Maryland's law limiting lawn fertilizer practices doesn't kick in for more than a year yet, but state officials are urging homeowners to get a jump on the new curbs by limiting how much grass food they put down now.
At a press conference in Annapolis to kick off Earth Week, state Agriculture Secretary Buddy Hance said there's no reason not to start using greener lawn and gardening practices at home this year. He said restoring the Chesapeake Bay needs homeowners to join farmers in taking care where, when and how they apply fertilizer...
Under the law, lawn fertilizer formulas and application instructions will be changed to eliminate phosphorus altogether and to see that no more than 0.9 pounds of total nitrogen is applied for every 1,000 square feet of yard, with at least 20 percent of the nitrogen in slow-release form. Exceptions on the phosphorus ban will be made for specially labeled starter fertilizer and "organic" products.Applying fertilizer from Nov. 15 to March 1? I'm way too lazy to do that. No water way close to our lawn. That using fertilizer to deice? Uh, well, uh, it works, I know that. I figure it just fertilized my back yard.
The law also will prohibit fertilizer applications from Nov. 15 until March 1, within 15 feet of a water way or when heavy rain is forecast. Using fertilizer to de-ice sidewalks and driveways also is a no-no.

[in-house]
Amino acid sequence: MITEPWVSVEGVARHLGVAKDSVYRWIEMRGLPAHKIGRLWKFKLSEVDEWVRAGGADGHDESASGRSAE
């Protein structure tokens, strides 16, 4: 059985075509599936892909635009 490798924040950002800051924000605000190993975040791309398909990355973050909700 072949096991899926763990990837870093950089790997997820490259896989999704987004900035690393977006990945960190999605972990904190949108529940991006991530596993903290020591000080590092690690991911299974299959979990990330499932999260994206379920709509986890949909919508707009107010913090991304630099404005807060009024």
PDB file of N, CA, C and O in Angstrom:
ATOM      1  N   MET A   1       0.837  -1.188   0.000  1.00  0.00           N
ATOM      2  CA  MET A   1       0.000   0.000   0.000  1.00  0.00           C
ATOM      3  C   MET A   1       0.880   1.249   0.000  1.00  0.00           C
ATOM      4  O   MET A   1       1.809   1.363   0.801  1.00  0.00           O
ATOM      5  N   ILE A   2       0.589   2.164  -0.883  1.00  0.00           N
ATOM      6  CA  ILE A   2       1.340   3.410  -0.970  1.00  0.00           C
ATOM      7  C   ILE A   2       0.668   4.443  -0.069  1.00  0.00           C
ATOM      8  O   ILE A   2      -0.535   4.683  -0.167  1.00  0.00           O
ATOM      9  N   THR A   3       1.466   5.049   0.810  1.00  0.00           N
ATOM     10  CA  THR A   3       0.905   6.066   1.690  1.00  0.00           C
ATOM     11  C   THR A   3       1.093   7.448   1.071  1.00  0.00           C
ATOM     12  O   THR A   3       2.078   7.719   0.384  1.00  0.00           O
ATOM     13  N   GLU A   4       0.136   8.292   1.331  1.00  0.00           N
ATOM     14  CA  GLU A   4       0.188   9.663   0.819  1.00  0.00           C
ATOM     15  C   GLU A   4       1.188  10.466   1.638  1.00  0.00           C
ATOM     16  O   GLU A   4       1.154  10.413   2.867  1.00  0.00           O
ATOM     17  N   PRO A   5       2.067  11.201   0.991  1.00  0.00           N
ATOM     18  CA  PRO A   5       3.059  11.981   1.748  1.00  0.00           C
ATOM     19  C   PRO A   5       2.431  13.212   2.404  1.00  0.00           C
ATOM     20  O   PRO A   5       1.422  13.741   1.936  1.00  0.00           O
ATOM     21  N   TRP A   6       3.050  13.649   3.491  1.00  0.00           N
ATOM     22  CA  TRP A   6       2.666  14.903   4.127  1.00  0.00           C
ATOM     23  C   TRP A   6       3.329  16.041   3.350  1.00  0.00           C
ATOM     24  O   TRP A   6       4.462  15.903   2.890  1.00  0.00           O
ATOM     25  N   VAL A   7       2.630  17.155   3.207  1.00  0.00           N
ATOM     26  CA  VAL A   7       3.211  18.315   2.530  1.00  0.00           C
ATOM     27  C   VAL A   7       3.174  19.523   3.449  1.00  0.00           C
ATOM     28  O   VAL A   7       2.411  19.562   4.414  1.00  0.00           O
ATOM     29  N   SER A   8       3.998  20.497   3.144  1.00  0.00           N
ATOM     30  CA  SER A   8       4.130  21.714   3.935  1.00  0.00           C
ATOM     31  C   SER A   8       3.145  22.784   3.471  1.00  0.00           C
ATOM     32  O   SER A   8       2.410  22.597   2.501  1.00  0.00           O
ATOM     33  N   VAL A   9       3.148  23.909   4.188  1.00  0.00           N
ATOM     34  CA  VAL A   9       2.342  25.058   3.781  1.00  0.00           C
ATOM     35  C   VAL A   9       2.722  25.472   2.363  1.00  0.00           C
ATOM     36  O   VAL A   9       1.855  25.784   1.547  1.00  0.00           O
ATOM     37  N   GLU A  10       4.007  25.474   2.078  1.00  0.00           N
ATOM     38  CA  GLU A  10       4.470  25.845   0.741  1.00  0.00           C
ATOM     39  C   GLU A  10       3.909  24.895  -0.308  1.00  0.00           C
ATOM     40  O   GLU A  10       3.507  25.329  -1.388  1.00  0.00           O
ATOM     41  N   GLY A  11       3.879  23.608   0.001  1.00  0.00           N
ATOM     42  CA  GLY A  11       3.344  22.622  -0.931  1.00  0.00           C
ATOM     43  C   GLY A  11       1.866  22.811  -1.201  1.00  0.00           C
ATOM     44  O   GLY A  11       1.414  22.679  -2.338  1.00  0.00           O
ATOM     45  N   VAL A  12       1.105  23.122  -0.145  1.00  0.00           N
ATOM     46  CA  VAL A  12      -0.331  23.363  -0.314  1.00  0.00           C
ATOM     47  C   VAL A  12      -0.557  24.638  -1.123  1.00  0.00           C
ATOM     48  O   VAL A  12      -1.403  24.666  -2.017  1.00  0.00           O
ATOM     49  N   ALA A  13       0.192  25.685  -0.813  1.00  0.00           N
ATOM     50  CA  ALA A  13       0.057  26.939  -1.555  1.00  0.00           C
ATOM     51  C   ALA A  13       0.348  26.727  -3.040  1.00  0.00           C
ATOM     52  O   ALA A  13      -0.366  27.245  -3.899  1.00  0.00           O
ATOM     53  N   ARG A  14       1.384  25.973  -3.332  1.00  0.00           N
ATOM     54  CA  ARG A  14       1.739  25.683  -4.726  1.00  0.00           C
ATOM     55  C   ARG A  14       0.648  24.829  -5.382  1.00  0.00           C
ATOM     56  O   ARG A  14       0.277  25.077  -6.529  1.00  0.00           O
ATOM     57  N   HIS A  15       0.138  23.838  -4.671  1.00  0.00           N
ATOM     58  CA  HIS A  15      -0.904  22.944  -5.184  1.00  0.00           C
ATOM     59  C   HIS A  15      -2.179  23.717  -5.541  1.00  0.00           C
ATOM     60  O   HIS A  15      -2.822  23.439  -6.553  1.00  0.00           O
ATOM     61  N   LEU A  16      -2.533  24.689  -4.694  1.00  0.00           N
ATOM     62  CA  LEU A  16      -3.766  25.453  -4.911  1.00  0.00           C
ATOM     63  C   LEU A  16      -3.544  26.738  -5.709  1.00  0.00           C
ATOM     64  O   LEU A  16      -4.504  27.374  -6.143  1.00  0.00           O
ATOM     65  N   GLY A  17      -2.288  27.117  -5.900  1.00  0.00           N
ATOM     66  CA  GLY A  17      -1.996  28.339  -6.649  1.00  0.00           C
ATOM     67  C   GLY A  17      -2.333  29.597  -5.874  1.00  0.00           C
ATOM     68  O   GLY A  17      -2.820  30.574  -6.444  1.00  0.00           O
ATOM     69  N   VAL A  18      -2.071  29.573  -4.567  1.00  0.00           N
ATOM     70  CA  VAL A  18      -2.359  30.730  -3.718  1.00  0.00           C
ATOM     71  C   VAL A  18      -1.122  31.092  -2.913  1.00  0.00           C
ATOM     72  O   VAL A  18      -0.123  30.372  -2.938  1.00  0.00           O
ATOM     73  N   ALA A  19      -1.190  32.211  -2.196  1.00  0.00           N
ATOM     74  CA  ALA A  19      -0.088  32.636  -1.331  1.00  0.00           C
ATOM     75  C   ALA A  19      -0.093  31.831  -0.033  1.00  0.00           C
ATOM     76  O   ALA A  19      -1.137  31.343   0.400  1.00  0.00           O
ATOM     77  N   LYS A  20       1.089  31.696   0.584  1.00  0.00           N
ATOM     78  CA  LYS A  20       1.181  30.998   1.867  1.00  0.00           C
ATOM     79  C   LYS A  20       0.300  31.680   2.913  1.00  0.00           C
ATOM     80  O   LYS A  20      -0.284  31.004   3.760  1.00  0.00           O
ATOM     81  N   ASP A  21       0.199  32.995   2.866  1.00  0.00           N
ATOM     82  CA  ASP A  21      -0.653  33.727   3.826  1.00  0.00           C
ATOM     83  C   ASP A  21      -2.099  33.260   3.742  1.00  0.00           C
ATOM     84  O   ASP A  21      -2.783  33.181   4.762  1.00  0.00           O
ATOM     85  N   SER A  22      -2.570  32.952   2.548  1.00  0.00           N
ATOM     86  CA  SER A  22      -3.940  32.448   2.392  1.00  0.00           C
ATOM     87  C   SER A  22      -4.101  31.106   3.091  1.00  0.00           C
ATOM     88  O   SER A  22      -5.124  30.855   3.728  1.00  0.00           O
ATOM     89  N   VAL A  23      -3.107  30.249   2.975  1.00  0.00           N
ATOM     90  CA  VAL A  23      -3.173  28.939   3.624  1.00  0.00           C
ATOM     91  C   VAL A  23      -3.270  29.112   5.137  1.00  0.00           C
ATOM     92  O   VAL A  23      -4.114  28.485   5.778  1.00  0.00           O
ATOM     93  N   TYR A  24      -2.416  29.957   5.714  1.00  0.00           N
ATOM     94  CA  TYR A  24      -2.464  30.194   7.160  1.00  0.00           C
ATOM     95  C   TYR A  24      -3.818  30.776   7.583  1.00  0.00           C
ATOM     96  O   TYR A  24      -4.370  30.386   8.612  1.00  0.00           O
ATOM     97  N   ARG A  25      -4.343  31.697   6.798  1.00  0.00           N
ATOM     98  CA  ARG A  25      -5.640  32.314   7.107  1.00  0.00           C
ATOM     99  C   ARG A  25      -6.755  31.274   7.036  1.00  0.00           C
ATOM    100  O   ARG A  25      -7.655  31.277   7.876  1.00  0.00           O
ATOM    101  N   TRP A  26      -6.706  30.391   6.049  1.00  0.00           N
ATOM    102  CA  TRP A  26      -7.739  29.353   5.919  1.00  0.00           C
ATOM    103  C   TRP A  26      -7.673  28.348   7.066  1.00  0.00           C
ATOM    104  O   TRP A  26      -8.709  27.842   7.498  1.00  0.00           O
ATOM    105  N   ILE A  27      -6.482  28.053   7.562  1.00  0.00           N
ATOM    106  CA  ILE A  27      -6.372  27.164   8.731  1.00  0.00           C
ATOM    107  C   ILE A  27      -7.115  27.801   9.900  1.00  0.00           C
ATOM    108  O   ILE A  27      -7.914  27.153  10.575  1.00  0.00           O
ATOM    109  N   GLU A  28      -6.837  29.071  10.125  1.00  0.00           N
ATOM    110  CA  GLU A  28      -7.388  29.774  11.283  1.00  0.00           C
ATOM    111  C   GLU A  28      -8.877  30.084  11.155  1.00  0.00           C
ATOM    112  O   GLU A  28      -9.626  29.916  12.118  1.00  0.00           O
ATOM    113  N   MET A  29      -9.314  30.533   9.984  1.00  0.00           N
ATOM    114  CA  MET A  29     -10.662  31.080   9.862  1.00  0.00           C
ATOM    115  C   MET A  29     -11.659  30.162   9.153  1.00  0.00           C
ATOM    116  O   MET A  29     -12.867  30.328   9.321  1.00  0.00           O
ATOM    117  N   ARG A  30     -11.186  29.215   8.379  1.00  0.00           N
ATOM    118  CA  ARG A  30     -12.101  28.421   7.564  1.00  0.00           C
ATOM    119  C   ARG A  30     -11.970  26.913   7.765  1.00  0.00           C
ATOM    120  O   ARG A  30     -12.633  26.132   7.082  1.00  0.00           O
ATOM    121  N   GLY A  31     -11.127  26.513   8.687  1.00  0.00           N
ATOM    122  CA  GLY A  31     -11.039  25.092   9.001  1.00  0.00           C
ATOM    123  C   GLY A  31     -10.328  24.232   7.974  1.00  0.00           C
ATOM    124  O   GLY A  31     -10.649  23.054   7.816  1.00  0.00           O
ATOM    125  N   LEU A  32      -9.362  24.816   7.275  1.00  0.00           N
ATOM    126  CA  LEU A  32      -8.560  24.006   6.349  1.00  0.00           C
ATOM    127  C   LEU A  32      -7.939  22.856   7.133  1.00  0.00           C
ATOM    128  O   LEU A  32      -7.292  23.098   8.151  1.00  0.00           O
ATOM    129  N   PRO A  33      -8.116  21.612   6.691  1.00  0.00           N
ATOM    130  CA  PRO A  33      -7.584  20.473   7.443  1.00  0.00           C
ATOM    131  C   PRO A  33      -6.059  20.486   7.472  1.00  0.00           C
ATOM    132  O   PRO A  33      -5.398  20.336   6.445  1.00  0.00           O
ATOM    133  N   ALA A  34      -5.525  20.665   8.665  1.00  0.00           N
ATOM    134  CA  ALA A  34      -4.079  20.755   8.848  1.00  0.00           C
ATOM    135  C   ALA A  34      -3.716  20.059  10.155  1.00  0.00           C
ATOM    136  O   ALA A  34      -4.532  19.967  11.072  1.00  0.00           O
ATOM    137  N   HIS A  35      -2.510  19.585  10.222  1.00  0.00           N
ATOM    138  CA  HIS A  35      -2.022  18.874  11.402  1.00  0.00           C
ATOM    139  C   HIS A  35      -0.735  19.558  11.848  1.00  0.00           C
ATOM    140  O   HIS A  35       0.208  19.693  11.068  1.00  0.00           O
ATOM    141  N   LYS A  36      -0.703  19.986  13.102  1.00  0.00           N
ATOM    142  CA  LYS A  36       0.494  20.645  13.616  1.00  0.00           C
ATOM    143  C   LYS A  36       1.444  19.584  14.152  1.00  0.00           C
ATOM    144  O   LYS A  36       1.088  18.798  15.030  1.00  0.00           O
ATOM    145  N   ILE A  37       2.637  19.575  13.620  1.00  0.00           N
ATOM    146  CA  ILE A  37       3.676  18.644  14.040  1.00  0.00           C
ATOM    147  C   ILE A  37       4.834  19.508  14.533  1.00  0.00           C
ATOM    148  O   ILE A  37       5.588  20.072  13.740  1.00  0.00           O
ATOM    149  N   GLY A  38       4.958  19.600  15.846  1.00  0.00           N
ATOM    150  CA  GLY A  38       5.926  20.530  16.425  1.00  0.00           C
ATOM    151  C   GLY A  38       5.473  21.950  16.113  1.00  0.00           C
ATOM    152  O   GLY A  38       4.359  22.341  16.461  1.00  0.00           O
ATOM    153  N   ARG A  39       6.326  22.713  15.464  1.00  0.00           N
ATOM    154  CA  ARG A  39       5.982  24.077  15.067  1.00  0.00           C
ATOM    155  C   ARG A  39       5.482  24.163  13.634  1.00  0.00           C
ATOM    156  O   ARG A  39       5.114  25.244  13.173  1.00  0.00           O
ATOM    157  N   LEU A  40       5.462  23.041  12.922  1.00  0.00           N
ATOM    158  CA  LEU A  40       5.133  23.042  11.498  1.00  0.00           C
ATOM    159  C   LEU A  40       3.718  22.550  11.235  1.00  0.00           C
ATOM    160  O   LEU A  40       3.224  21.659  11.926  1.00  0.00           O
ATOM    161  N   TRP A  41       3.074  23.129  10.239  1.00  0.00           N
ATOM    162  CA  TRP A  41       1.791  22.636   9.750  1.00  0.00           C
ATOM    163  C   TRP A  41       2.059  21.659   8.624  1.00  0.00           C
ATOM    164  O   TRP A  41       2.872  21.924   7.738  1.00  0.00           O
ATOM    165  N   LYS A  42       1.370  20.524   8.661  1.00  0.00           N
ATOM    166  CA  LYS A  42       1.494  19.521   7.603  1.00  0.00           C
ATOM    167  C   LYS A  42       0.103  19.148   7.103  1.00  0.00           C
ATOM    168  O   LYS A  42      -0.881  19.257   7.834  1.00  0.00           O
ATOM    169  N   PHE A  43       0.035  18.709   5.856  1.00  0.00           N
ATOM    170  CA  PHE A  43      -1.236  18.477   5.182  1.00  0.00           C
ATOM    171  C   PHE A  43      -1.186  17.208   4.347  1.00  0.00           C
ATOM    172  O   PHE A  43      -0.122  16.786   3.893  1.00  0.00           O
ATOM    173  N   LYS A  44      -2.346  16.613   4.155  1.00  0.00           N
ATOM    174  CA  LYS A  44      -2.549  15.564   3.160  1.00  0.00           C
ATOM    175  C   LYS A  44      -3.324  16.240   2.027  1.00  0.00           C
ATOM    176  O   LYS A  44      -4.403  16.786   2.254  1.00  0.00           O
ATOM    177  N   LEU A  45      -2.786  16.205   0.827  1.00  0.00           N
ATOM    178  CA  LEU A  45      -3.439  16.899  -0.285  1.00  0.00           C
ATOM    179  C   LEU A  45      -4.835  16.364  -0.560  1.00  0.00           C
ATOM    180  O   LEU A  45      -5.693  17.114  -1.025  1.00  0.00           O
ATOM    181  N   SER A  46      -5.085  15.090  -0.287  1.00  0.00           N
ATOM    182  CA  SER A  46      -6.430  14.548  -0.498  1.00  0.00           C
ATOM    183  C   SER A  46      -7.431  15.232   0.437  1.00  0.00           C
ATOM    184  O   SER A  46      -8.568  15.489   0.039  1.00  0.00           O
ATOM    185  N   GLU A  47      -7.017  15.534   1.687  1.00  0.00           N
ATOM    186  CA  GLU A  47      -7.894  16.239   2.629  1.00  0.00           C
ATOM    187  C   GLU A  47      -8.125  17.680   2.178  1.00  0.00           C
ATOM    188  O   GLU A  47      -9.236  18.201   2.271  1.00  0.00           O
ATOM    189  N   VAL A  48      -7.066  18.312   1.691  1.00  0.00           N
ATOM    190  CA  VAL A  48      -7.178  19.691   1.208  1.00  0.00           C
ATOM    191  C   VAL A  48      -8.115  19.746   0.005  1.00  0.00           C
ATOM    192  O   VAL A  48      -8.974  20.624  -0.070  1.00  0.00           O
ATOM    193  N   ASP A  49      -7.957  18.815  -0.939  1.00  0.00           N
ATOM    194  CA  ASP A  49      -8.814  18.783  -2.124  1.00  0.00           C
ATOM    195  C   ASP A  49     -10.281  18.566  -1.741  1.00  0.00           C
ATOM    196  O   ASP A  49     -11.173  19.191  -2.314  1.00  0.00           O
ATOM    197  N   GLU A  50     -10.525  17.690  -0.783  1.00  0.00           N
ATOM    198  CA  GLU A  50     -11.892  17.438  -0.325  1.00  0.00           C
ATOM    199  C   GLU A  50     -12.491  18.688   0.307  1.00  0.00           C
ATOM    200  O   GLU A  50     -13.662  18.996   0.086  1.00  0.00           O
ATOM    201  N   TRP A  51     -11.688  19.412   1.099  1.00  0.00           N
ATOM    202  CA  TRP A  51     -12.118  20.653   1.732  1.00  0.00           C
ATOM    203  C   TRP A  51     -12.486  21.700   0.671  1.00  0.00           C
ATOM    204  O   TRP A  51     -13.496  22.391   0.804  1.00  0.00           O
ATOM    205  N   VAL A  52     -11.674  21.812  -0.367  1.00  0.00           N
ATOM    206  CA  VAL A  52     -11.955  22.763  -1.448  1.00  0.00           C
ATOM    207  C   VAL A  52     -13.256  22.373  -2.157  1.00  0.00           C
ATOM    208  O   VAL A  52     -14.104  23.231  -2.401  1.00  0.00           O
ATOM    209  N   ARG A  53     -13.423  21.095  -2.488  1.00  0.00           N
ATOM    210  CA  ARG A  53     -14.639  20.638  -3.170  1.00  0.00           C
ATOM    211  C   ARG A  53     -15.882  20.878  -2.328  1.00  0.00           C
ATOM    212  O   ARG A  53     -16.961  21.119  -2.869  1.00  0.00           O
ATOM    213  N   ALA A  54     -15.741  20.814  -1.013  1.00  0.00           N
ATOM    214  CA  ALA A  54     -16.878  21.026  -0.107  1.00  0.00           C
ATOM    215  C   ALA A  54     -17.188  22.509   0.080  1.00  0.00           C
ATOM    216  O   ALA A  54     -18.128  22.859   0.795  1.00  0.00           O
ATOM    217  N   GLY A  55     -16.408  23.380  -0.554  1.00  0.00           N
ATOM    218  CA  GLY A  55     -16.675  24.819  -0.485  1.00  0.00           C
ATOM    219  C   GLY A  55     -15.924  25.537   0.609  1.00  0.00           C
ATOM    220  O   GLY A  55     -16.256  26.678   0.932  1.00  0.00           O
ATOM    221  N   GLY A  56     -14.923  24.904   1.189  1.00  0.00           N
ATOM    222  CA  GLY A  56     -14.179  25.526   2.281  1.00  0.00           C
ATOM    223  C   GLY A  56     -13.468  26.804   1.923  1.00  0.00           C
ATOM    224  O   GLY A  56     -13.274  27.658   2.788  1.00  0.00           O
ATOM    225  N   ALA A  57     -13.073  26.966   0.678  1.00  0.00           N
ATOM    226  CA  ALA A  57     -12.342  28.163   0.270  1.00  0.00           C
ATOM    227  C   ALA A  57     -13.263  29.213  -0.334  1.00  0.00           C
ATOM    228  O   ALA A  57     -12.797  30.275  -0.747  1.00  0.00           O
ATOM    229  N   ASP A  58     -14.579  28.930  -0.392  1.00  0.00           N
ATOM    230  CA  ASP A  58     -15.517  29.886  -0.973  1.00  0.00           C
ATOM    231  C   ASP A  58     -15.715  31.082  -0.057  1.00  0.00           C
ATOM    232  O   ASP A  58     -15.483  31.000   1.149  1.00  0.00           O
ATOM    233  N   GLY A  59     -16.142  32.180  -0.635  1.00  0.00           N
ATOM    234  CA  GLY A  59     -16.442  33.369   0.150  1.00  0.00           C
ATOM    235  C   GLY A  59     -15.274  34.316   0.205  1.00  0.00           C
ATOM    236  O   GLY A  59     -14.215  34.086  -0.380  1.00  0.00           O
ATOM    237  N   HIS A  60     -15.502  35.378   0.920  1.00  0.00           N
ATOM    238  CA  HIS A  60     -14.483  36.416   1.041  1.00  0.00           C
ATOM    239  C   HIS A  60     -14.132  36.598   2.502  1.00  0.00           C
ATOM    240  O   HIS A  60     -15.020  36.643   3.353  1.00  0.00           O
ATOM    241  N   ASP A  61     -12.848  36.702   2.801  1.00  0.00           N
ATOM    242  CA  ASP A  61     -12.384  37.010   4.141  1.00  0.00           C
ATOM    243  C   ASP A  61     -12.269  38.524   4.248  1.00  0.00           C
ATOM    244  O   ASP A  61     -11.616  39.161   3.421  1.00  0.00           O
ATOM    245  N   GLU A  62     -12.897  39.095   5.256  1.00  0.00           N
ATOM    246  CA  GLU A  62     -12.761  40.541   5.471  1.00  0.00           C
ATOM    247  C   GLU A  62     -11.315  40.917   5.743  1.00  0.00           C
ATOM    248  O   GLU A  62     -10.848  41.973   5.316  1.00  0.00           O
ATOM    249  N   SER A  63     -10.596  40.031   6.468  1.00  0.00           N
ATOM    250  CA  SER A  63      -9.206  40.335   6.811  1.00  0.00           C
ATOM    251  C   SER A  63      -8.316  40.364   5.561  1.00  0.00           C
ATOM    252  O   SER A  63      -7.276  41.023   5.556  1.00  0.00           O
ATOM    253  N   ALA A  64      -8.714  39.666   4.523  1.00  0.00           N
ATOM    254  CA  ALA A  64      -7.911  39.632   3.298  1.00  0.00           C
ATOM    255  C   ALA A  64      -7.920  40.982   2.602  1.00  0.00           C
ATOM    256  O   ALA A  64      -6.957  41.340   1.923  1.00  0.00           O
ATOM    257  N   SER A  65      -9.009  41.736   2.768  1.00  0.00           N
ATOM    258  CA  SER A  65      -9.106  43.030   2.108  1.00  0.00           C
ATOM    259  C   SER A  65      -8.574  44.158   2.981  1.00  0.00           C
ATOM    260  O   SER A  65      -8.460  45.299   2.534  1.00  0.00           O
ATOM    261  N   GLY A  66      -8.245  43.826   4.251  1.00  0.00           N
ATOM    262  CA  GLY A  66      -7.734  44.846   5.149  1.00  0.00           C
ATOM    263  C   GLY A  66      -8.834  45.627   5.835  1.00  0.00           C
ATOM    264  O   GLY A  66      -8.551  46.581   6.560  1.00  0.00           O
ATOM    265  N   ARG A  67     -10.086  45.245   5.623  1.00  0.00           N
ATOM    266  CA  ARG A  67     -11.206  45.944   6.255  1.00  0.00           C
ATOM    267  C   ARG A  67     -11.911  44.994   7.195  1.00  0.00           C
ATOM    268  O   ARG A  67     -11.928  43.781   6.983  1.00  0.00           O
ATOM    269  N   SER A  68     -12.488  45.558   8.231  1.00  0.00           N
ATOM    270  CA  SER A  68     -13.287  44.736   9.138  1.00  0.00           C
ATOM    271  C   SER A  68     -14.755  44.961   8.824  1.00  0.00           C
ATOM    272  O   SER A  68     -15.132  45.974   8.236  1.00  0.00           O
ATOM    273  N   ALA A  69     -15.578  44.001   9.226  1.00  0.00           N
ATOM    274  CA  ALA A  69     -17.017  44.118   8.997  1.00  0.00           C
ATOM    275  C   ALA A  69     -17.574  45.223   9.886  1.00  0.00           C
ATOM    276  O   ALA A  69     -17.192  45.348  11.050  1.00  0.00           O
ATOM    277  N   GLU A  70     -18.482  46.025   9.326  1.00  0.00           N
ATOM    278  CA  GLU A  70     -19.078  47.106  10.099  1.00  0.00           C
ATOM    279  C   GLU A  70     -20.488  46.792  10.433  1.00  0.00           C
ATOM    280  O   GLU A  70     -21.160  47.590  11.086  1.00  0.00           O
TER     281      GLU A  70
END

This came as news to me (I think).
"According to our state chemist here at the Maryland Department of Agriculture, about 44 percent of the fertilizer sold in the state of Maryland is applied to lawns - that's a pretty amazing factoid," Maryland Agriculture Secretary Buddy Hance said during a press conference Monday. "Everybody assumes that agriculture is the biggest user, but lawns use almost as much fertilizer."That strikes me as a bit of blame shifting, putting the problem off on the homeowners when most of the problem is still with agriculture. I don't doubt the figures, however, but I don't know whether all applications are equal. Are residential fertilizer more or less likely to be consumed before they reach a water way or a surface aquifer that will carry it to a stream? I've never seen that question studied.
The restrictions are likely to make gardening and lawn maintenance more difficult for homeowners:
Traunfeld said that a lesson homeowners can learn from farmers is to use a soil test to find the exact fertilizer needs for their lawns. Maryland does not have its own soil analysis lab, he said, but the UME website has six labs listed where homeowners can mail a soil sample to for about $10 to $15 and get an analysis of the phosphorus, potassium, magnesium, calcium, pH level and possibly other factors as well. While these tests also provide homeowners with recommendations on how they should amend their soil for better results, Traunfeld said it is important for homeowners to compare their results with Maryland's specific guidelines, available online at www.mda.maryland.gov/fertilizer.Just another front in O'Malley's war on the suburbs.
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